SEBRING — April Freeman, Democratic candidate for U.S. Congress District 17, died unexpectedly Sunday night.

“Its (sic) with great sadness that I feel I must inform all of you that my beloved wife April passed away suddenly last night,” her husband, David, posted on her Facebook page Monday. “To all of her family and friends here on Facebook, my heart aches with you.”

He told national newspapers and Democratic officials that she died in her sleep of an apparent heart attack. She was 54.

“April is a friend. We are deeply saddened by her loss,” said Neal Golden, chair of the Highlands County Democrats and director of Region 7 of the Florida Democratic Small County Coalition.

Golden said Tuesday he’d known Freeman since he came to Sebring in 2016. They met at the Democratic Party’s Fall Harvest Dinner, the last time she ran for Congressional District 17.

The first single word he used to describe her is “dedicated.”

“Her greatest passion was to help constituents,” Golden said.

When asked if that help was economically, legally or all of the above, Golden said, “all of the above.”

“This district is not the wealthiest district in Florida,” Golden said.

He said Freeman wanted to increase the minimum wage and improve the environment, especially with the many concerns on lands and waterways between Sarasota and Okeechobee counties.

Freeman had won the Democratic primary election on Aug. 28 against Bill Pollard of Sebring for their party endorsement to run for the seat being vacated by retiring GOP incumbent, Representative Tom Rooney. She won with 77 percent of the vote.

State Senator Greg Steube, her Republican opponent, offered condolences via Twitter.

“My thoughts & (sic) prayers are with April Freeman’s family in the wake of her tragic passing,” Steube wrote. “I respect her service to our community and admire her commitment to the causes she cared about. Out of respect to her memory, next week’s campaign events will be cancelled.”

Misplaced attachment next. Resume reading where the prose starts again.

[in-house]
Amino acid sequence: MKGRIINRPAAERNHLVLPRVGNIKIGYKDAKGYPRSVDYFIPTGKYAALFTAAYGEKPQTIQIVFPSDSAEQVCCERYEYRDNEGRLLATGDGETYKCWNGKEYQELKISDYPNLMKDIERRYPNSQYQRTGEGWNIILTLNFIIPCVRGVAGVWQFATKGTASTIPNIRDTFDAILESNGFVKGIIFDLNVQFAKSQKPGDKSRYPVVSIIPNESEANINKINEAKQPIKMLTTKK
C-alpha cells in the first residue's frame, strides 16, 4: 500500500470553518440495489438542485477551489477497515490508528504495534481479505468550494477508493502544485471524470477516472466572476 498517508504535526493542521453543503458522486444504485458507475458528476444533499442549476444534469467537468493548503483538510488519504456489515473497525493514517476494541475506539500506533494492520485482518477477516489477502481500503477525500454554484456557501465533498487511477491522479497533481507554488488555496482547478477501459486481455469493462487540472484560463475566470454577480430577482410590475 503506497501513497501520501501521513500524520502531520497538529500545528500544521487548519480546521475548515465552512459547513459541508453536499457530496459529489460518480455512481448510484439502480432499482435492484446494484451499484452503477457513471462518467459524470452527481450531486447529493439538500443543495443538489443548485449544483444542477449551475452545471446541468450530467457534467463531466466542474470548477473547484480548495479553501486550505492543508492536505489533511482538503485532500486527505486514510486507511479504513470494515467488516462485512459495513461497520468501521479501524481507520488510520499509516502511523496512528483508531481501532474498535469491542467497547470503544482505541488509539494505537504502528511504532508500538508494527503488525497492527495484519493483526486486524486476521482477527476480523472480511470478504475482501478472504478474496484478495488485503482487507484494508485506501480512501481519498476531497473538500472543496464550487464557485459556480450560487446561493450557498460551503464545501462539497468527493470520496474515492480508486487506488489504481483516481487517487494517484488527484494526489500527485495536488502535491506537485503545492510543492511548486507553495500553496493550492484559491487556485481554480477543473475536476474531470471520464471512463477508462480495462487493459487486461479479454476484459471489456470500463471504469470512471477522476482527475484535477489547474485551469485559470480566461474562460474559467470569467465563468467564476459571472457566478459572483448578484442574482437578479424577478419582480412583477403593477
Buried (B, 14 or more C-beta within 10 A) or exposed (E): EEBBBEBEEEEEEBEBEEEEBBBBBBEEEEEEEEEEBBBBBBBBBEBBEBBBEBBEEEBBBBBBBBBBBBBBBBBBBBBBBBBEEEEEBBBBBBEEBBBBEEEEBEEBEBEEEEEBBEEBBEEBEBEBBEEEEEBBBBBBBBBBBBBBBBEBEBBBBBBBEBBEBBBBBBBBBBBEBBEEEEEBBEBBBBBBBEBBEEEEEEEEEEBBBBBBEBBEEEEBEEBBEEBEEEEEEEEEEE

Meanwhile, Golden said, the county-level Democratic Party chairs in the district will meet to pick a candidate to take Freeman’s place.

Those counties, based on the latest map of the district, include southwestern Polk County, southern Sarasota County and northeastern Lee County, along with all of Highlands, Charlotte, DeSoto, Glades, Hardee, Hendry and Okeechobee counties.

By Florida law, once the state party chair notifies the county chairs of the vacancy, they have five days to meet and make a selection.

Sarah Revell, communications director for the Florida Division of Elections, said Freeman’s name would remain on the ballot, but the vacancy in nomination triggers the process outlined in Florida Statutes 100.111(3)(a).

She said the Democratic Party will have the opportunity to designate a nominee to fill the vacancy, and a notice will be provided to voters indicating that a vote for Freeman will be counted for the person designated by the Democratic Party.

Highlands County Supervisor of Elections Penny Ogg said ballots are already printed and those for overseas military personnel have already been sent.

As soon as she learns who the new candidate will be, Ogg said, she’s prepared to send out an update notice to voters.

Golden said he didn’t know who that new person would be, but thought a decision could be made as early as the end of the day Tuesday.

Her campaign website biography states that Freeman felt compelled to serve her community from watching her aunt and great-grandfather, also elected officials. As the eldest daughter in a working family, her biography states she learned hard work and determination and planned to make policies to better serve Florida residents. She spent the last two election cycles running for Congress, first as nominee for the Florida District 19 Congressional Special Election and November General Election in 2014, then for District 17 in the 2016 election after court-ordered redistricting redrew a portion of southwest Florida.

Before moving to Florida full time more than a decade ago, Freeman worked on the election campaigns of several Detroit area politicians. She also worked as Get Out The Vote director in Cape Coral for the 2012 Presidential Election, and served as deputy state lead and press liaison in Florida for the Presidential Inaugural Committee’s 2013 National Day of Service.

A writer and producer specializing in entertainment promotions, product placement, corporate sponsorship, marketing, publicity and public relations, Freeman lent expertise to projects in entertainment since 1982. She also gained experience in finding funding for charity organizations, as well as sponsorship for recording industry concert tours and endorsement deals for artists signed to those labels.

Freeman also wrote a series of children’s books and sports articles, and was in the process of authoring a self-help book and a political guide for women.

Freeman was also named, honored and awarded the “2005 Business Woman of the Year” award by the RCCC Business advisory council during a White House Dinner, hosted by then-President George W. Bush.

In addition to David, her high school sweetheart and husband, Freeman is survived by two children and two grandchildren.

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